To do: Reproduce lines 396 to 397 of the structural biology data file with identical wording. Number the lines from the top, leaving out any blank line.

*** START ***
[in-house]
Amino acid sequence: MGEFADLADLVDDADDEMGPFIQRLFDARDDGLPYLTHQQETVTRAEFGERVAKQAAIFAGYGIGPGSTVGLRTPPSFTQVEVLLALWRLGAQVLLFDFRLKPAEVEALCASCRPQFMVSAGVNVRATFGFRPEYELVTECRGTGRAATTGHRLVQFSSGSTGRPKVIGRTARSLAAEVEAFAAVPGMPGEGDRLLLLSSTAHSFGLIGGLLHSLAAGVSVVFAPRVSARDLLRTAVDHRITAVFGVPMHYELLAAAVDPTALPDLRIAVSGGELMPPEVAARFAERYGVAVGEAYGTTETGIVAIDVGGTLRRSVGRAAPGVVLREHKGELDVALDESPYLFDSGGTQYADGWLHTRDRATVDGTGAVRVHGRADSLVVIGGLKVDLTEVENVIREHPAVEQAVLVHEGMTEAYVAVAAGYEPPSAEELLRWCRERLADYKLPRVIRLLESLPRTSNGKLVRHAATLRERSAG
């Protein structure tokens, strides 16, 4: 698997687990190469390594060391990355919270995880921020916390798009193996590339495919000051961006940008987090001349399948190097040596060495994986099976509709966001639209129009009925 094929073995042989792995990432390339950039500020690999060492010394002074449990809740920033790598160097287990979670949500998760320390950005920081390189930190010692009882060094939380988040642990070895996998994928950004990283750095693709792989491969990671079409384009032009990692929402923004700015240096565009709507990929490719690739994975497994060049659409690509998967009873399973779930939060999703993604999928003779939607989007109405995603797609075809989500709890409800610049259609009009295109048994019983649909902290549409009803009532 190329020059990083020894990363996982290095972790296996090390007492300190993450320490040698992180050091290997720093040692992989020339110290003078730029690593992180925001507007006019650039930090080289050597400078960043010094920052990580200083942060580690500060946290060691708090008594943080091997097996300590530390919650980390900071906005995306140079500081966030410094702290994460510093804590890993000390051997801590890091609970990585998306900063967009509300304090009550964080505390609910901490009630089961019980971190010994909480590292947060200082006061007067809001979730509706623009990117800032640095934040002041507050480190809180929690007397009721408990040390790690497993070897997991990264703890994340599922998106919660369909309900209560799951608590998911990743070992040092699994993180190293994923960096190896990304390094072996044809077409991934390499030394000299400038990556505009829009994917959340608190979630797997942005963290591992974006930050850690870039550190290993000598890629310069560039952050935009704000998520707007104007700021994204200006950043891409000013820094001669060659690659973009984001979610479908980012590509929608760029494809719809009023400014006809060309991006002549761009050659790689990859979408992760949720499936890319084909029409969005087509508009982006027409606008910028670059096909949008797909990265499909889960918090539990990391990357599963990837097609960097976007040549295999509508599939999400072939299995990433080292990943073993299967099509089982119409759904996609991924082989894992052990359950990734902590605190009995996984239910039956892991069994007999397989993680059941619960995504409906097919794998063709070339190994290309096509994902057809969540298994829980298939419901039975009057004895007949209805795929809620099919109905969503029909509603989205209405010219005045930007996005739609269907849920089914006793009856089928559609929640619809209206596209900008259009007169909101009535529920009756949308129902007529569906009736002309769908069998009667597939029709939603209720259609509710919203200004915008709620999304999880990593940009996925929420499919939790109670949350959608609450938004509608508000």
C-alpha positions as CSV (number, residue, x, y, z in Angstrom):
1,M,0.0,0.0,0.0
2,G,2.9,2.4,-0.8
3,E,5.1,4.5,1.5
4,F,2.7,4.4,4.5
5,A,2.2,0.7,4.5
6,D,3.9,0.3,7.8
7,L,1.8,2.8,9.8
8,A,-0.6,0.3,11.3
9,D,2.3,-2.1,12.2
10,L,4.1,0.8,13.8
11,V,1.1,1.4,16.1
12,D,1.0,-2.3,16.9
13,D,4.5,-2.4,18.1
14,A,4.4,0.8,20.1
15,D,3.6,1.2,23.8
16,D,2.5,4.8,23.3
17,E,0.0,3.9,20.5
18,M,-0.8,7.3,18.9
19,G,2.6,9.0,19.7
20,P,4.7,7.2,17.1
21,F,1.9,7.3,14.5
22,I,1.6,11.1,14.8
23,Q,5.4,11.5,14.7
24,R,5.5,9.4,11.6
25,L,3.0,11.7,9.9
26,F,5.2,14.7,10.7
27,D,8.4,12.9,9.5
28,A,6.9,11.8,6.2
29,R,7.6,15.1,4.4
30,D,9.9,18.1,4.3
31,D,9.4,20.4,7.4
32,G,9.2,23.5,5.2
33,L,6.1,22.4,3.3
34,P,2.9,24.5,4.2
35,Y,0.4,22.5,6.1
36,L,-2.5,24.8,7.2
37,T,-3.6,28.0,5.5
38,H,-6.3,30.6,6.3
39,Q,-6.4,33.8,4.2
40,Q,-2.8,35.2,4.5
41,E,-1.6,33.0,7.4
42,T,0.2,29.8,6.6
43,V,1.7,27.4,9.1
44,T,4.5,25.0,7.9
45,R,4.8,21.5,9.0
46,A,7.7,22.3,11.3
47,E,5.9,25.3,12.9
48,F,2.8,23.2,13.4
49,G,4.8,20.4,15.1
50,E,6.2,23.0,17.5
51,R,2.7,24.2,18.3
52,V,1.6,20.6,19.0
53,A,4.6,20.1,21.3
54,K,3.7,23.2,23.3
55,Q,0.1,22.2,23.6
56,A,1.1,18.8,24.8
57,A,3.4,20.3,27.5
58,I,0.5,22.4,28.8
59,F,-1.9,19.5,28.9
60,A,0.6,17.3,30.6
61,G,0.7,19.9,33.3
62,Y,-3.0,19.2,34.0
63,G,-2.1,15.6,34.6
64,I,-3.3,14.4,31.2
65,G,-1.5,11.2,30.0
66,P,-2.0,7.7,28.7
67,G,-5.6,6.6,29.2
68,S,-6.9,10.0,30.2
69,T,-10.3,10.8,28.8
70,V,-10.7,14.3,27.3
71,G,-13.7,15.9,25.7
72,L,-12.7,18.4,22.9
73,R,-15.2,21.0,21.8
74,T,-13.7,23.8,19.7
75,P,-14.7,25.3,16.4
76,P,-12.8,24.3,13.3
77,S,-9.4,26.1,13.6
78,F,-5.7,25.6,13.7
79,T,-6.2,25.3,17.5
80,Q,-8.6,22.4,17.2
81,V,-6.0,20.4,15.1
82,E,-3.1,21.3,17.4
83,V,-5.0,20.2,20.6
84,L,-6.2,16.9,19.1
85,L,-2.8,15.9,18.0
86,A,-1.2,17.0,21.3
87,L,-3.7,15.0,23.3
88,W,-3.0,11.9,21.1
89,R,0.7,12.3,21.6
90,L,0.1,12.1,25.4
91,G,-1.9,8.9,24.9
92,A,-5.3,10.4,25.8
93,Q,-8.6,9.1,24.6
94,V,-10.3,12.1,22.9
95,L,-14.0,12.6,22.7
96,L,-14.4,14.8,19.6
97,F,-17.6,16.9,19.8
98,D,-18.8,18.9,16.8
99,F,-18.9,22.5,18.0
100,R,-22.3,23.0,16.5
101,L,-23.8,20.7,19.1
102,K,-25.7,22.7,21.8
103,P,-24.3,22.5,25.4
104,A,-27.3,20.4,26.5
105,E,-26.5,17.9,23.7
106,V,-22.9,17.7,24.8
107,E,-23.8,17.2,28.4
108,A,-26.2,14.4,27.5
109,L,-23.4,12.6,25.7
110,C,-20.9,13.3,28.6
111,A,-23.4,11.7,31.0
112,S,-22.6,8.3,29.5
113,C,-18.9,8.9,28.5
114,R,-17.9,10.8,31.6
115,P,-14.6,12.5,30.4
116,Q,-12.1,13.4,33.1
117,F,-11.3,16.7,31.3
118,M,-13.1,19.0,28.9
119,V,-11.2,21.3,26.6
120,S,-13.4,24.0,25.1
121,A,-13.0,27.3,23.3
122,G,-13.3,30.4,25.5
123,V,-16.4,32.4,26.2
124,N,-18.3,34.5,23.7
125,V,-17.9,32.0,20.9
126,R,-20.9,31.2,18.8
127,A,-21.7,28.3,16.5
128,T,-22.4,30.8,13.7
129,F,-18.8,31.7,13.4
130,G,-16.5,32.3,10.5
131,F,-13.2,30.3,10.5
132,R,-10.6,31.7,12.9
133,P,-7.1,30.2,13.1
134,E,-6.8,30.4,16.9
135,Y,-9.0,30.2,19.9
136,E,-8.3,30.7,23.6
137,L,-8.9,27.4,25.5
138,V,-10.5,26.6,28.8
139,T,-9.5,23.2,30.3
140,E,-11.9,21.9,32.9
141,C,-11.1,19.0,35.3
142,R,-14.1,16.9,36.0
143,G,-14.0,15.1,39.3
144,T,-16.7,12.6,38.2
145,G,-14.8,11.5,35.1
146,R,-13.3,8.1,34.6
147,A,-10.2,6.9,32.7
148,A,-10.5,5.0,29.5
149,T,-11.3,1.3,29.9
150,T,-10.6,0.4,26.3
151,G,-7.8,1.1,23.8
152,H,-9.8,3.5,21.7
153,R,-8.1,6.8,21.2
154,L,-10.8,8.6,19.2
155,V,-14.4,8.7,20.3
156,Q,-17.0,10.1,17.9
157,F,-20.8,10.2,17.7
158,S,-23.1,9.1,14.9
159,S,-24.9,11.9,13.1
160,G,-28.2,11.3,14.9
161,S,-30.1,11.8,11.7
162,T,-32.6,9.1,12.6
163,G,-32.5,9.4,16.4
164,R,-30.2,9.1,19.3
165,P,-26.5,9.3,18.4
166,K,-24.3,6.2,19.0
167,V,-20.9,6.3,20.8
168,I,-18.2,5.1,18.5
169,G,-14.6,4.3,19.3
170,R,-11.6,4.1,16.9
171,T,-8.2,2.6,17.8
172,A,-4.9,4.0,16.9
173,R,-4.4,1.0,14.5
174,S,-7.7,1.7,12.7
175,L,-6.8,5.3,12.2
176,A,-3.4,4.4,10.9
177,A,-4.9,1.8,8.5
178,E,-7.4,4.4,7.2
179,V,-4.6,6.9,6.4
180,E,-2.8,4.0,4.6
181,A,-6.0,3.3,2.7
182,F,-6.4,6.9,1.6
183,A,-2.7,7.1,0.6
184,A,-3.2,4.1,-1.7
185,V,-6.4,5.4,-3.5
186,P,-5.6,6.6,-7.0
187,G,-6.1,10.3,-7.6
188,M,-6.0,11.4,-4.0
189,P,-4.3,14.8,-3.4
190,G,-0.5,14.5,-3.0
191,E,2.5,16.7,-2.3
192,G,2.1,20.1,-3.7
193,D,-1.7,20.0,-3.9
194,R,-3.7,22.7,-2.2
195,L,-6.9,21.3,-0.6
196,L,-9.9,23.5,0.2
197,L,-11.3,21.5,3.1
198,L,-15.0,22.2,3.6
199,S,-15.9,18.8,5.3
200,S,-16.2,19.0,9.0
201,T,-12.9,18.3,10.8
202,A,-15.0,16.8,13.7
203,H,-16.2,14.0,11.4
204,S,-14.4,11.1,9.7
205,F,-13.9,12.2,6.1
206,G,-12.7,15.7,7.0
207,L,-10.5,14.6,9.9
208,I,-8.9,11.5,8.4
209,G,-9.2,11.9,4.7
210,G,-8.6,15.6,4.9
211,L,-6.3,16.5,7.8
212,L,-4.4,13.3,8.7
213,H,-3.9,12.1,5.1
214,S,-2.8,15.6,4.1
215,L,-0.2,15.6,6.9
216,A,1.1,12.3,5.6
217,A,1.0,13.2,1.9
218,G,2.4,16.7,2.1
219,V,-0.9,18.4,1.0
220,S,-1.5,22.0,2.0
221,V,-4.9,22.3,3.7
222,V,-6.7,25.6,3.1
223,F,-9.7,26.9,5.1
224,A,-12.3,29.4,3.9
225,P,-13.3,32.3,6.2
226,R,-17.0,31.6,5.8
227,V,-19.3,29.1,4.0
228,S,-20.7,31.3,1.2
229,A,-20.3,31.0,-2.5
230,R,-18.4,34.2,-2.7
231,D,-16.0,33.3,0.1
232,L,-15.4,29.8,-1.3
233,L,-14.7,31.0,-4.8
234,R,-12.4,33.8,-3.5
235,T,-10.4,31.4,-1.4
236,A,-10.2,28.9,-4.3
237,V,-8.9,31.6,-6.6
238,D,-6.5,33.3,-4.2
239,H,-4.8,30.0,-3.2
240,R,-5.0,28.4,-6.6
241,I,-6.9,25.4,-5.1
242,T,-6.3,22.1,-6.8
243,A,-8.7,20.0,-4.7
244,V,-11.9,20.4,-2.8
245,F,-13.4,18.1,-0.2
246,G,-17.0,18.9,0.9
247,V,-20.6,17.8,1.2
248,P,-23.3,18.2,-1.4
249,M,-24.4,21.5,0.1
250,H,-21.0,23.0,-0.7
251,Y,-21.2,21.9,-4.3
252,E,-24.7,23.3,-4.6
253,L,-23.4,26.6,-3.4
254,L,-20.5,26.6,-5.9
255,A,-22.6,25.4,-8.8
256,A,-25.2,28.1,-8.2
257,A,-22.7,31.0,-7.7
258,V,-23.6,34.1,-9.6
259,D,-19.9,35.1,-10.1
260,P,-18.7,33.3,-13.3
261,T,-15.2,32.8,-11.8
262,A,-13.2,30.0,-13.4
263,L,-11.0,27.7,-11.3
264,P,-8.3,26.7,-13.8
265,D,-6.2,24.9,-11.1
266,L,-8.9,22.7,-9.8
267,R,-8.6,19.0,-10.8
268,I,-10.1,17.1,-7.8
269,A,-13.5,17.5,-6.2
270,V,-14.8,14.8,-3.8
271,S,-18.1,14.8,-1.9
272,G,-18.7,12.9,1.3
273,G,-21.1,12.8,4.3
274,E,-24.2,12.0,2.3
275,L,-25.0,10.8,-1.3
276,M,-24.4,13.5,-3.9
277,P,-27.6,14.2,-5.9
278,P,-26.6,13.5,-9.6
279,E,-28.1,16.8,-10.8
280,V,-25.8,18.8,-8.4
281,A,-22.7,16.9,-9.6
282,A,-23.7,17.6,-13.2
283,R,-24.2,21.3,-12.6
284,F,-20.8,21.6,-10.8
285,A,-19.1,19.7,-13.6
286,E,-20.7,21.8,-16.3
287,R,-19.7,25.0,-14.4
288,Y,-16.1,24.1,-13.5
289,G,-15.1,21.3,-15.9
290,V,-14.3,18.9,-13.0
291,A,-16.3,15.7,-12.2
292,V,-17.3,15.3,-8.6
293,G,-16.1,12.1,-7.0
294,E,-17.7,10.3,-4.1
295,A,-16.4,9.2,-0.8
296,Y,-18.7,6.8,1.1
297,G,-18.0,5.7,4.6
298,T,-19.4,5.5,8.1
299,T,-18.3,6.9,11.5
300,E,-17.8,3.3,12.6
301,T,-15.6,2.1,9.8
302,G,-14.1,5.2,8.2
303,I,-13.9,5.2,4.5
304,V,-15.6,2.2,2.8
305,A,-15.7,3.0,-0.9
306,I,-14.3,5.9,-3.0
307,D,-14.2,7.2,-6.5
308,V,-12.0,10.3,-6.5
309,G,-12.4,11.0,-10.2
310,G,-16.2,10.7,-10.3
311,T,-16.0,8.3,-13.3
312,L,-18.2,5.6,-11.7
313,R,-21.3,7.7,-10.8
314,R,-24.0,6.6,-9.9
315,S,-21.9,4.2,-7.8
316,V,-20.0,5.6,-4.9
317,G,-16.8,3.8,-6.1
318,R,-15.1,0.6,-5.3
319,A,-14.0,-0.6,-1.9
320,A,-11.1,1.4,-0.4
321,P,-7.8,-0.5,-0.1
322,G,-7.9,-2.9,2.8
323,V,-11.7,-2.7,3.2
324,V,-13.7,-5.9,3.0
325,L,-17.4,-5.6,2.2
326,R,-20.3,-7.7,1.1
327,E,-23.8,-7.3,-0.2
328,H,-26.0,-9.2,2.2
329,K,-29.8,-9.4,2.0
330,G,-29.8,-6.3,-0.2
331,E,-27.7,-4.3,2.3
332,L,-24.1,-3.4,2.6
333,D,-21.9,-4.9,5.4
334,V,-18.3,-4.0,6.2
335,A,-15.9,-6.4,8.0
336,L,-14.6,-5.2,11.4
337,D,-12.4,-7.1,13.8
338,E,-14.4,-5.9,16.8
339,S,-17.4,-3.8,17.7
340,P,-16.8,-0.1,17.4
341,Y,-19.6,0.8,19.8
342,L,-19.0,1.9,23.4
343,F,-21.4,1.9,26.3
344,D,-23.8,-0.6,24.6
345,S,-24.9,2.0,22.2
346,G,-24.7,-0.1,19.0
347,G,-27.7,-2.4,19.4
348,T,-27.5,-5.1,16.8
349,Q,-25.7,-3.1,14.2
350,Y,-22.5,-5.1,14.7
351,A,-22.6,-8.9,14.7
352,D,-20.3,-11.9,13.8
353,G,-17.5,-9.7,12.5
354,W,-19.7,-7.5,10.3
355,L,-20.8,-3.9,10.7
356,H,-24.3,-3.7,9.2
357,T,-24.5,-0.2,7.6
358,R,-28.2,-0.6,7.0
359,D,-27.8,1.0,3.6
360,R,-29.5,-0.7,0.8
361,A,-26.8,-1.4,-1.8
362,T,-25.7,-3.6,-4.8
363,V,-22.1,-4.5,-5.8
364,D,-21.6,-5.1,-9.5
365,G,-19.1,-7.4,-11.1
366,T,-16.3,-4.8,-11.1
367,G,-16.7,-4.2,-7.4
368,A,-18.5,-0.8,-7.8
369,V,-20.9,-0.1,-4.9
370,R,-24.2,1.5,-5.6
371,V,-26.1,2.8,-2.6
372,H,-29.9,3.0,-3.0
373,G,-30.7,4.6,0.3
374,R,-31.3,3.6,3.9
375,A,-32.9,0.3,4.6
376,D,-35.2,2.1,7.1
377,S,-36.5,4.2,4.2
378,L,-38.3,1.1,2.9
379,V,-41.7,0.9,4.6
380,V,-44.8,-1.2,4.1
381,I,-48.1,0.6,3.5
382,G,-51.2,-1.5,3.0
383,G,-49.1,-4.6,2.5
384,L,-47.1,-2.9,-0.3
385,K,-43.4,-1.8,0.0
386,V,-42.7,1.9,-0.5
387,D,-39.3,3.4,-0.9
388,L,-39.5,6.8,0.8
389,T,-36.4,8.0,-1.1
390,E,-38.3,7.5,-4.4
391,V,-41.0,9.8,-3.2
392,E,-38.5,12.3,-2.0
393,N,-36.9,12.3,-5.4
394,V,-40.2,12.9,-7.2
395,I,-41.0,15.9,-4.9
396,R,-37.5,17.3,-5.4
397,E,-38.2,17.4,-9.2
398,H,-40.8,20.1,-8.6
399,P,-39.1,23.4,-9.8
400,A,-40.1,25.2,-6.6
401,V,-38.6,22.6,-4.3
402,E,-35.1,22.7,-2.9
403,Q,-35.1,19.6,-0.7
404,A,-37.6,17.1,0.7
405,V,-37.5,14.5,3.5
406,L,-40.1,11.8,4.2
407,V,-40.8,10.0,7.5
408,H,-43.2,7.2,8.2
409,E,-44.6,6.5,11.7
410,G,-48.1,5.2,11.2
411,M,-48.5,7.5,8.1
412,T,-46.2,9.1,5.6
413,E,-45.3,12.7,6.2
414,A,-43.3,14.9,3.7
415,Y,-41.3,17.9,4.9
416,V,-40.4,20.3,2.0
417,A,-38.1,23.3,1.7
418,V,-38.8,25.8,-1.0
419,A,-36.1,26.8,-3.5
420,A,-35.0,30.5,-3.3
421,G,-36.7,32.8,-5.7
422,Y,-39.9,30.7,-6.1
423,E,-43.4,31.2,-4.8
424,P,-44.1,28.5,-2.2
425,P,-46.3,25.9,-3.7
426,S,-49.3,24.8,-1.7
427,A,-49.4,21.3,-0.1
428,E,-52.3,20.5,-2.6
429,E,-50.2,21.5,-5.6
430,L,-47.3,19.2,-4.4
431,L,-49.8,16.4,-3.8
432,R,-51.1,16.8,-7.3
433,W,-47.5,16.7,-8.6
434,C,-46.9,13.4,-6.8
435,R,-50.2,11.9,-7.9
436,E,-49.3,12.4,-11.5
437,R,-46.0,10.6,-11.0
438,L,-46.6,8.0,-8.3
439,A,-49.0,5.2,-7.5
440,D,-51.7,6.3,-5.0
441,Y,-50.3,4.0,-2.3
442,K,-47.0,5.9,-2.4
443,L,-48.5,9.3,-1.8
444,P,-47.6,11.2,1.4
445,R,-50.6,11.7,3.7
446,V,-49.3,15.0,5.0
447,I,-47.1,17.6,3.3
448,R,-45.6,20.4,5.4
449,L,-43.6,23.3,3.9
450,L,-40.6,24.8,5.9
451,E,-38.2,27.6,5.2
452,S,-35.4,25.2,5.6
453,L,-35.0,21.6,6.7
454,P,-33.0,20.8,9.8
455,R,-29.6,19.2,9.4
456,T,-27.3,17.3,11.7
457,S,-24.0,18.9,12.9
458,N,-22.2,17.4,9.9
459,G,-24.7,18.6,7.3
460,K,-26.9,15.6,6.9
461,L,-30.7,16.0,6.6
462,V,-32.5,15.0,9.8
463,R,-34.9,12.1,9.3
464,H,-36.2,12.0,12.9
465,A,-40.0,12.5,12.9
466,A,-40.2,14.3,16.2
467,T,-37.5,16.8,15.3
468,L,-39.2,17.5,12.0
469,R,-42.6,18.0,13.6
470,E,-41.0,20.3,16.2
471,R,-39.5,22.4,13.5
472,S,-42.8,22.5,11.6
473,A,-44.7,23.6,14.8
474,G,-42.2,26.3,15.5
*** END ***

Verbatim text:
392,E,-38.5,12.3,-2.0
393,N,-36.9,12.3,-5.4